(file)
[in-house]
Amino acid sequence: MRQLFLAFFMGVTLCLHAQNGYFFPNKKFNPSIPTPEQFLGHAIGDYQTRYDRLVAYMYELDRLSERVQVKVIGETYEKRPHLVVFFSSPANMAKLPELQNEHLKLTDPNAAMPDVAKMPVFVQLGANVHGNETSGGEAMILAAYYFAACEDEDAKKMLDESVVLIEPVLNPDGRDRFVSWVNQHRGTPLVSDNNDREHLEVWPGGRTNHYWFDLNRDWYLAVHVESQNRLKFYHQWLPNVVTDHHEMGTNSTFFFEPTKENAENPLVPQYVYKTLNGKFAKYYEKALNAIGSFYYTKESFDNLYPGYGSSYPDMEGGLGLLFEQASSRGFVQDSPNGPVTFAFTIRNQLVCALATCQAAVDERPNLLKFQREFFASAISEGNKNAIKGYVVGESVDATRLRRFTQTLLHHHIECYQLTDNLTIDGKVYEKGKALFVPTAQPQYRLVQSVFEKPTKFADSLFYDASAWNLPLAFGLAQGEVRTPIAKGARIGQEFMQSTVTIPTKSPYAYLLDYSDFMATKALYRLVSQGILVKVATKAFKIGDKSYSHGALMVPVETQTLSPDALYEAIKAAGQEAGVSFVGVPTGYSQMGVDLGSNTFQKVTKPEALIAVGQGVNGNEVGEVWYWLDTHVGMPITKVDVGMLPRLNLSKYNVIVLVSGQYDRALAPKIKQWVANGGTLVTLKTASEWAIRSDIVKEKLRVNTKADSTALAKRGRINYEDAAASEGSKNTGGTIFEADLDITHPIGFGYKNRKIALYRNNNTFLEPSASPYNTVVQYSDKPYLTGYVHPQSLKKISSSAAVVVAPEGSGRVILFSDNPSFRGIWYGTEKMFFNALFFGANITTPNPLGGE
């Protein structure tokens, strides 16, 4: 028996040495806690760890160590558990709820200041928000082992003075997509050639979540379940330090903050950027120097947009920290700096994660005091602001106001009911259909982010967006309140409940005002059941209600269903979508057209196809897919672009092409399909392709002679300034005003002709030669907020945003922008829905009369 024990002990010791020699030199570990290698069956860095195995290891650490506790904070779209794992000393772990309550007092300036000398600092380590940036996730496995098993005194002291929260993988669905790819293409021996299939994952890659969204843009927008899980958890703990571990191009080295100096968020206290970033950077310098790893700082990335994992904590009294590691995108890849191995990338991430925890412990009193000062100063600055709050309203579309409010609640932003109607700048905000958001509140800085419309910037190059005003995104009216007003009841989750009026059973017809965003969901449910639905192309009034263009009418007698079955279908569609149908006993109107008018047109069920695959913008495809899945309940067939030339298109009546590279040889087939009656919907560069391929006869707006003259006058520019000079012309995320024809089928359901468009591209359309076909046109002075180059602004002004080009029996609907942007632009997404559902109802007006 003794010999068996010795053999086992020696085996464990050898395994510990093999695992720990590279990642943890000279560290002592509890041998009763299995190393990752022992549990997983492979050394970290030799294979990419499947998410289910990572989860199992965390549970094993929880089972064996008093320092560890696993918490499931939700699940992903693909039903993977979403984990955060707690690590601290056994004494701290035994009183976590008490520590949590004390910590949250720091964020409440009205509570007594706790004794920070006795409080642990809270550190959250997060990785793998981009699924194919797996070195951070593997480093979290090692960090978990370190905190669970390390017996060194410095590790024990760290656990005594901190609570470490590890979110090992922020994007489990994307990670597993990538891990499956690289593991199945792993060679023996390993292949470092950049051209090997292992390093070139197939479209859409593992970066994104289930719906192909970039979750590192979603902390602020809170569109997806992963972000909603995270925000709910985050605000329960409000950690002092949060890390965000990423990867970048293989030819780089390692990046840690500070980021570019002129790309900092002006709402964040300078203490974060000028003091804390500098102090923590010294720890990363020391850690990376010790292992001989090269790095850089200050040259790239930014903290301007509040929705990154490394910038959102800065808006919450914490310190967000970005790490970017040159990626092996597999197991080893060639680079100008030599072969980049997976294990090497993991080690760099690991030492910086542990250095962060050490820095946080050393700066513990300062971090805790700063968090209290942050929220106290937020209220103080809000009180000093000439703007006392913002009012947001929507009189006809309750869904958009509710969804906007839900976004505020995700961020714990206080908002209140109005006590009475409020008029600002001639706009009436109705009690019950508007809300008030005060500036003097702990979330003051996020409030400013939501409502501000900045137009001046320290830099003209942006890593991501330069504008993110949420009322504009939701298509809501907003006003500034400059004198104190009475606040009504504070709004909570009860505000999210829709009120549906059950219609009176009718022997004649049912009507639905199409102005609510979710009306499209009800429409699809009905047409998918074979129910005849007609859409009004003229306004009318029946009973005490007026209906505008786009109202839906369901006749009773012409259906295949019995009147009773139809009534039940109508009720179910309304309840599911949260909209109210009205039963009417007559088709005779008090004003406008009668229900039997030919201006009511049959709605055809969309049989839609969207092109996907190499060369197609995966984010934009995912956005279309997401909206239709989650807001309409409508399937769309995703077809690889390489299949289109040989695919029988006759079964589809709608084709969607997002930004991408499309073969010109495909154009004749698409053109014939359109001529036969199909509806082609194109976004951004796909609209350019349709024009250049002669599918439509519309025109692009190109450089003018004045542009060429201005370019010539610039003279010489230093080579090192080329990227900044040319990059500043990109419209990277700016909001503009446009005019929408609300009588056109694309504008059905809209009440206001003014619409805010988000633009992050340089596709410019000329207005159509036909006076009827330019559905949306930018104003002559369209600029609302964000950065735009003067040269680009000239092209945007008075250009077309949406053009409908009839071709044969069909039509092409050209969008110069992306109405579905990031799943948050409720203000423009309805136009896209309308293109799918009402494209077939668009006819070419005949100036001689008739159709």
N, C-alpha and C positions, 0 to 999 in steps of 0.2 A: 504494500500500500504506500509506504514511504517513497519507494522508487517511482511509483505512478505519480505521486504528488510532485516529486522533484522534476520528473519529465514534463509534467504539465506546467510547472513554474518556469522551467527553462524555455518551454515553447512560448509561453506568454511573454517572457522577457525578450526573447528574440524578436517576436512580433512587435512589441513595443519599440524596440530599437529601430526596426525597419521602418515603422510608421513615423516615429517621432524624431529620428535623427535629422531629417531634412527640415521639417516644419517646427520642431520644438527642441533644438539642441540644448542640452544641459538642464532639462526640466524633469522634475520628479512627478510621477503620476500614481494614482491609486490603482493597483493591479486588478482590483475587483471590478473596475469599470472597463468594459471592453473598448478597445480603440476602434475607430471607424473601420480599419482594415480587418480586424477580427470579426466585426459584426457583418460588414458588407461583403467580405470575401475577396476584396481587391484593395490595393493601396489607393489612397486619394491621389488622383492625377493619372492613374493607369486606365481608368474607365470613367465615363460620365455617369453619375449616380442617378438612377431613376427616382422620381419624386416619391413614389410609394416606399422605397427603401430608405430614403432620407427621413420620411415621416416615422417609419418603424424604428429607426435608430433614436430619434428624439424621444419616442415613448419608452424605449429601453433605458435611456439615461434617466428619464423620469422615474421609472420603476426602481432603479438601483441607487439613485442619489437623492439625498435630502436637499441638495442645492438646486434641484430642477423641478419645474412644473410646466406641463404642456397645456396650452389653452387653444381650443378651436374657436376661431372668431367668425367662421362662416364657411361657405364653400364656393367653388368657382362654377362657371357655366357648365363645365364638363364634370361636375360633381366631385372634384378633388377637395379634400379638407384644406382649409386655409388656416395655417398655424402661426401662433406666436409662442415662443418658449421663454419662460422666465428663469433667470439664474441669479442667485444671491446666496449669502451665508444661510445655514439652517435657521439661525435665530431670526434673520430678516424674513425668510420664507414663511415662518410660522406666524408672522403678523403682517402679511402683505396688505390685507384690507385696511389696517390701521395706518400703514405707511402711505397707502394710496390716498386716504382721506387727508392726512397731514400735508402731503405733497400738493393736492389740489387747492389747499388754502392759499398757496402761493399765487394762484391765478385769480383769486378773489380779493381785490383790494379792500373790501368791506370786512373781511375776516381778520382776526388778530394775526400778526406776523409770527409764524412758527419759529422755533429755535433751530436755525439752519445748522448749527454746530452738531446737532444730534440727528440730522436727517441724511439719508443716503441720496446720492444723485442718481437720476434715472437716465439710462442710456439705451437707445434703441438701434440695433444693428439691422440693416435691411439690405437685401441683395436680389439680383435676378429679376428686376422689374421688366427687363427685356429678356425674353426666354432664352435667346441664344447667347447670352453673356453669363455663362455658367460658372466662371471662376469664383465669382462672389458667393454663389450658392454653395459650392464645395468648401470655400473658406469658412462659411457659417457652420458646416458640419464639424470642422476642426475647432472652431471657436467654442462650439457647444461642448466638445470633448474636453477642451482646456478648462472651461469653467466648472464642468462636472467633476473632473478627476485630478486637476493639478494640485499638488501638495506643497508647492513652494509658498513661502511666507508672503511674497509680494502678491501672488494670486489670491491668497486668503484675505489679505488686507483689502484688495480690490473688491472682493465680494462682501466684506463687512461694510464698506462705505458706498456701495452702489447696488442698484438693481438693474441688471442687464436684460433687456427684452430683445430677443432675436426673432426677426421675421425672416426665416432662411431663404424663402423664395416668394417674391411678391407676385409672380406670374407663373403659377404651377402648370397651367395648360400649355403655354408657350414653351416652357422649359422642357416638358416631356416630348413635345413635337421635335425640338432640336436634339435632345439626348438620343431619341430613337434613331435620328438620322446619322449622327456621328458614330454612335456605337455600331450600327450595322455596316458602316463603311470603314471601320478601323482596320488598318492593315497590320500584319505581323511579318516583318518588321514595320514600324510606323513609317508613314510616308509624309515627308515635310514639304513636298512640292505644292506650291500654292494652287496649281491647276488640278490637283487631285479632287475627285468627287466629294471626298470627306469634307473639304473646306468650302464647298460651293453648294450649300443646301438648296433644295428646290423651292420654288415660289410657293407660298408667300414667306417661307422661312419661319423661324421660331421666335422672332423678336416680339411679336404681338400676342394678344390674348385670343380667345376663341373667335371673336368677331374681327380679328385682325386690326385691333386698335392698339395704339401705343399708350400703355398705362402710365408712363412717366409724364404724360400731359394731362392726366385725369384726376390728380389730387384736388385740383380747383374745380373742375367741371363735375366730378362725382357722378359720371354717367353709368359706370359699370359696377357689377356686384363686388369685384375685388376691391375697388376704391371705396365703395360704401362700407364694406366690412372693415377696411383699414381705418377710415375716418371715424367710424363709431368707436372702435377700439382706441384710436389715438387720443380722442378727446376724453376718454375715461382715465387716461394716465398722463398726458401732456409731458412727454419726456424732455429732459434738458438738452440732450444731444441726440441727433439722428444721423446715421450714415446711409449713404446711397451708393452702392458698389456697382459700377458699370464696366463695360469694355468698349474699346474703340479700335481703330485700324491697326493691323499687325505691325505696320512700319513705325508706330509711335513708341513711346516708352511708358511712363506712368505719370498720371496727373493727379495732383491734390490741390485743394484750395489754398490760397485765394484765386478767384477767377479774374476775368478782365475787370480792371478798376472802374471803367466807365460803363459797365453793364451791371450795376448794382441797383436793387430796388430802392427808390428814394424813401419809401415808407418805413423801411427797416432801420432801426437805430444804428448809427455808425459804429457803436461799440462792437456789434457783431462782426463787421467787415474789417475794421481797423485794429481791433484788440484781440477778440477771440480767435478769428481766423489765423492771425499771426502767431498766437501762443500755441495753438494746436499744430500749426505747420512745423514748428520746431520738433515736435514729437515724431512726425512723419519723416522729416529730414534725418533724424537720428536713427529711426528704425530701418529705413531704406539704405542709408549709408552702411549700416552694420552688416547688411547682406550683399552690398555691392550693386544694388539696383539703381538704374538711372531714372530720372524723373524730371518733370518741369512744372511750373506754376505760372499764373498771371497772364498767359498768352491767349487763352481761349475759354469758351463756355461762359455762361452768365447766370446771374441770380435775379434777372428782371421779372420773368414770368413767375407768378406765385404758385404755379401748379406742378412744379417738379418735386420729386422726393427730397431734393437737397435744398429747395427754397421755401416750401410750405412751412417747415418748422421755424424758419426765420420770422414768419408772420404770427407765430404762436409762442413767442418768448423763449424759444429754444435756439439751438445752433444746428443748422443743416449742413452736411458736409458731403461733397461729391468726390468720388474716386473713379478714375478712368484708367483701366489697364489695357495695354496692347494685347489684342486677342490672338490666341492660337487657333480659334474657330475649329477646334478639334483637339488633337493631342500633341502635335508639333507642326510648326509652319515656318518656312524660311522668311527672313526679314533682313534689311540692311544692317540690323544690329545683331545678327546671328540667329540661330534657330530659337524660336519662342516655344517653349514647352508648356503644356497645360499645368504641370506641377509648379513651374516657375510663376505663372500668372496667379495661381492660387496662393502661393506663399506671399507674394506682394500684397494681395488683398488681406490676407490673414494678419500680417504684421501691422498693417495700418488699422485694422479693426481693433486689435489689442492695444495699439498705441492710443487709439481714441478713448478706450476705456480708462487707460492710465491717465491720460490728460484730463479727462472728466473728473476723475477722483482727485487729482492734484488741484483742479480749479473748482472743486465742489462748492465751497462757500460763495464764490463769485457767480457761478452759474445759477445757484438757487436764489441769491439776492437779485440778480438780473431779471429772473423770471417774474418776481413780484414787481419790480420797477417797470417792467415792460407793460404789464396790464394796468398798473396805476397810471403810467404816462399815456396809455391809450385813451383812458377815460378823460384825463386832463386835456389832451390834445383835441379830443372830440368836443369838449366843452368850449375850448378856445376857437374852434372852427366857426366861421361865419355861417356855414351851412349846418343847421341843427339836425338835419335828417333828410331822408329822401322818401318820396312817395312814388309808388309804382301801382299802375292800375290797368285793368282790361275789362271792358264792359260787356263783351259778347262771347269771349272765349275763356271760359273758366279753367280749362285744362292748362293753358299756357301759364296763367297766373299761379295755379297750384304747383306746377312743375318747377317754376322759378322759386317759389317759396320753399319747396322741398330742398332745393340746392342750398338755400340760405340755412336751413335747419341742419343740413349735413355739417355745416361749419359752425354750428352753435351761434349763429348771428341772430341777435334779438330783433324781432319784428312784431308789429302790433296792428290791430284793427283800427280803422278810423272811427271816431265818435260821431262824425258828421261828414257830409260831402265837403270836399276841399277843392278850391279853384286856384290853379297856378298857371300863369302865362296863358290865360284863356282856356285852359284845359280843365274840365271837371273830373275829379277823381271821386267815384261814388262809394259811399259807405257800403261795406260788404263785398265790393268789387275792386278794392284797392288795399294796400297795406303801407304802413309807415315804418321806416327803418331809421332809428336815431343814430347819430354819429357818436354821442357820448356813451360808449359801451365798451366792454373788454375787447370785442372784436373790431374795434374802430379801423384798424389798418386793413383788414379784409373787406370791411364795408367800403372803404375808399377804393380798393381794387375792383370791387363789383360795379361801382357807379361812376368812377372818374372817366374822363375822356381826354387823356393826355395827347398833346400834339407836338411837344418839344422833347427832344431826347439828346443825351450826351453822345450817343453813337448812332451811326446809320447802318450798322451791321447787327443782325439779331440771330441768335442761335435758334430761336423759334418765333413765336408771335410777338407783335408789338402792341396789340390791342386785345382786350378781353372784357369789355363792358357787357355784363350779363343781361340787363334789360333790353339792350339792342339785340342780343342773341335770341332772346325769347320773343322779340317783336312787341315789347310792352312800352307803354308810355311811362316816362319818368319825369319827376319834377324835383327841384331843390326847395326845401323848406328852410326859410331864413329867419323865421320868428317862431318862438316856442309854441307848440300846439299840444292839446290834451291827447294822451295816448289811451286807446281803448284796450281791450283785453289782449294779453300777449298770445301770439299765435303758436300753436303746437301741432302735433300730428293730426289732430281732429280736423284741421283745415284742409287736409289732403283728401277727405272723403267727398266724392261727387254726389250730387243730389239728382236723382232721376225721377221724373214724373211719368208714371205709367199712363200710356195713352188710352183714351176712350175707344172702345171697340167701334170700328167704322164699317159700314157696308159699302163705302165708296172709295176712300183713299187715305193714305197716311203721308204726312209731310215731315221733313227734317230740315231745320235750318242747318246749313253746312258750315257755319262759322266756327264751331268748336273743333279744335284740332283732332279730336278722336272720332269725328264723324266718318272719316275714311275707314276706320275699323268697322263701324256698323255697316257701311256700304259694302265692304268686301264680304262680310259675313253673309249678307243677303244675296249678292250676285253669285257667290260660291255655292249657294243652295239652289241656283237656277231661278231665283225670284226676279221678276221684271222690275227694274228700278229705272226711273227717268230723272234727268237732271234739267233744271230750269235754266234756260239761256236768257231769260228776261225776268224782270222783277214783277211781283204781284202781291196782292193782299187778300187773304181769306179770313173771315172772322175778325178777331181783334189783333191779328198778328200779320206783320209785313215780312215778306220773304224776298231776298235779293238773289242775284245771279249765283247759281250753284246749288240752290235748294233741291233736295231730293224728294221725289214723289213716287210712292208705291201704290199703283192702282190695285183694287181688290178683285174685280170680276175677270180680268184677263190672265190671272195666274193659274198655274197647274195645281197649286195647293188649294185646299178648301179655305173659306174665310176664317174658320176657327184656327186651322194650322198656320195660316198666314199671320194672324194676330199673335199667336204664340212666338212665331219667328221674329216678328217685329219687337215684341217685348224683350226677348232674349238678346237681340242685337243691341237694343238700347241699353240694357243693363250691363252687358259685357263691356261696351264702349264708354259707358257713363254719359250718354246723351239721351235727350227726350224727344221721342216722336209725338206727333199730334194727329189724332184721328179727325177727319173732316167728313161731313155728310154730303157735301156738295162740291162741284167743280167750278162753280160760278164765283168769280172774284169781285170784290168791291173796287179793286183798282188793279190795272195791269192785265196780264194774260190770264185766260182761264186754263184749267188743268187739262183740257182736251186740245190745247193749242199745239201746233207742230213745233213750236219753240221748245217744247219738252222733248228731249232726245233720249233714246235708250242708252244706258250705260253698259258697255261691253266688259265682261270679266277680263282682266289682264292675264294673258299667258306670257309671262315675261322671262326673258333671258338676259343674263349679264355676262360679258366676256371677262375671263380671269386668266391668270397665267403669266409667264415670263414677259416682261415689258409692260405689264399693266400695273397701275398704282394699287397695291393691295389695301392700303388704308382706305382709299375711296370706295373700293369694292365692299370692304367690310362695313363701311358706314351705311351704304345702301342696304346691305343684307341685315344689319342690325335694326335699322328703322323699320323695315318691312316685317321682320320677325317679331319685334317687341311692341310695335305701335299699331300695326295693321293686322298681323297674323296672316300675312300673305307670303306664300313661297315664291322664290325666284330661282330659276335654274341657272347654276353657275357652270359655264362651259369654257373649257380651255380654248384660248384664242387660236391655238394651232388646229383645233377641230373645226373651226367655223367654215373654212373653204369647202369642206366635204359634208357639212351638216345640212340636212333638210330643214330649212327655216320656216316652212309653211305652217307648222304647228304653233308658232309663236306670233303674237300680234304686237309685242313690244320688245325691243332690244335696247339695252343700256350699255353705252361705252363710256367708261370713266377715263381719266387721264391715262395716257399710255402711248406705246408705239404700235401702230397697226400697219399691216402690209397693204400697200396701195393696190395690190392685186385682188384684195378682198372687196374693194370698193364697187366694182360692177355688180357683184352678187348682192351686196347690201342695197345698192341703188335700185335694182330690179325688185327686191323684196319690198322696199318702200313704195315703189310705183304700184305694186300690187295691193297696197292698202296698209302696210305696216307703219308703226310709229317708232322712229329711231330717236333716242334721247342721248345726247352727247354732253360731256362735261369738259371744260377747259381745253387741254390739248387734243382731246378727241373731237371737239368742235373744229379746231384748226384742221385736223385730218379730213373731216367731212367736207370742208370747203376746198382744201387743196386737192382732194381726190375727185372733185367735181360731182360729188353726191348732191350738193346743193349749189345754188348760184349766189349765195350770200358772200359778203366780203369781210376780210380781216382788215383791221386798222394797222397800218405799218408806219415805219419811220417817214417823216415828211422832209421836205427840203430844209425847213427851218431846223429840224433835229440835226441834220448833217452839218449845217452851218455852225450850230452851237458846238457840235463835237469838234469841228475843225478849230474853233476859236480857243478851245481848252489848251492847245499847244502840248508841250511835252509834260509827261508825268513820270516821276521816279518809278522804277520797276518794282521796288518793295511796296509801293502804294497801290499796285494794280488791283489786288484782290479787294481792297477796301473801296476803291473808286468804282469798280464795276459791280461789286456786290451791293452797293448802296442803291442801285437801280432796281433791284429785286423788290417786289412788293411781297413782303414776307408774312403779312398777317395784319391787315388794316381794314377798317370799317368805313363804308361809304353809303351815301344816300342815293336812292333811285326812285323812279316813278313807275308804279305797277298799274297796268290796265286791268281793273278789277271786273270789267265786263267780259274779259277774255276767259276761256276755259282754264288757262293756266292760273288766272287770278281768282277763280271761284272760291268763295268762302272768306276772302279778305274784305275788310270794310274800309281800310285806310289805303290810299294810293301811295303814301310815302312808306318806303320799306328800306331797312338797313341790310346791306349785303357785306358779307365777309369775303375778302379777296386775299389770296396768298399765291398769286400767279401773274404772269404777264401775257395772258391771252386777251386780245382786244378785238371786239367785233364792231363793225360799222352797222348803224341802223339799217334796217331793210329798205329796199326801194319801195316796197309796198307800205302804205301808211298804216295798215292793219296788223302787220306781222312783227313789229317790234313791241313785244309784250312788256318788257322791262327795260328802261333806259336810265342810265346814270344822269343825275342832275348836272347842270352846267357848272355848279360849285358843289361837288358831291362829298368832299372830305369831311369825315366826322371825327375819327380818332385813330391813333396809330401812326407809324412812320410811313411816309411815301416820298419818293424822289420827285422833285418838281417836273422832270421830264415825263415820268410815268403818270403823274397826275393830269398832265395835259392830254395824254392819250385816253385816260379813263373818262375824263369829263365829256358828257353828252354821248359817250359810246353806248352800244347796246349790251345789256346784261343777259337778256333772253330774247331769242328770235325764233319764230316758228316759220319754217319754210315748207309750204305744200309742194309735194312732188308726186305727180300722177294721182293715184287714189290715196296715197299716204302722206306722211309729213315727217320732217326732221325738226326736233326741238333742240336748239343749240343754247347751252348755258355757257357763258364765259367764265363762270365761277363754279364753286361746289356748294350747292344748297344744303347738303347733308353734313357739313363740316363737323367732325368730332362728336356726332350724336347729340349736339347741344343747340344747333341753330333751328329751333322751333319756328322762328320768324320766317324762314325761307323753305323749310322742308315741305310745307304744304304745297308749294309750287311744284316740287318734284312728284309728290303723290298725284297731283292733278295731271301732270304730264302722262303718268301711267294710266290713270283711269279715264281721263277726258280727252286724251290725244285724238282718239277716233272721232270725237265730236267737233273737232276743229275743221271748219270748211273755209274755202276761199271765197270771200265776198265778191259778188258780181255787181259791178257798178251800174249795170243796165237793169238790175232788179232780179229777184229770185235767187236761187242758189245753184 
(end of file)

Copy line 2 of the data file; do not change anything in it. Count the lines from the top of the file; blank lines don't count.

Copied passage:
Amino acid sequence: MRQLFLAFFMGVTLCLHAQNGYFFPNKKFNPSIPTPEQFLGHAIGDYQTRYDRLVAYMYELDRLSERVQVKVIGETYEKRPHLVVFFSSPANMAKLPELQNEHLKLTDPNAAMPDVAKMPVFVQLGANVHGNETSGGEAMILAAYYFAACEDEDAKKMLDESVVLIEPVLNPDGRDRFVSWVNQHRGTPLVSDNNDREHLEVWPGGRTNHYWFDLNRDWYLAVHVESQNRLKFYHQWLPNVVTDHHEMGTNSTFFFEPTKENAENPLVPQYVYKTLNGKFAKYYEKALNAIGSFYYTKESFDNLYPGYGSSYPDMEGGLGLLFEQASSRGFVQDSPNGPVTFAFTIRNQLVCALATCQAAVDERPNLLKFQREFFASAISEGNKNAIKGYVVGESVDATRLRRFTQTLLHHHIECYQLTDNLTIDGKVYEKGKALFVPTAQPQYRLVQSVFEKPTKFADSLFYDASAWNLPLAFGLAQGEVRTPIAKGARIGQEFMQSTVTIPTKSPYAYLLDYSDFMATKALYRLVSQGILVKVATKAFKIGDKSYSHGALMVPVETQTLSPDALYEAIKAAGQEAGVSFVGVPTGYSQMGVDLGSNTFQKVTKPEALIAVGQGVNGNEVGEVWYWLDTHVGMPITKVDVGMLPRLNLSKYNVIVLVSGQYDRALAPKIKQWVANGGTLVTLKTASEWAIRSDIVKEKLRVNTKADSTALAKRGRINYEDAAASEGSKNTGGTIFEADLDITHPIGFGYKNRKIALYRNNNTFLEPSASPYNTVVQYSDKPYLTGYVHPQSLKKISSSAAVVVAPEGSGRVILFSDNPSFRGIWYGTEKMFFNALFFGANITTPNPLGGE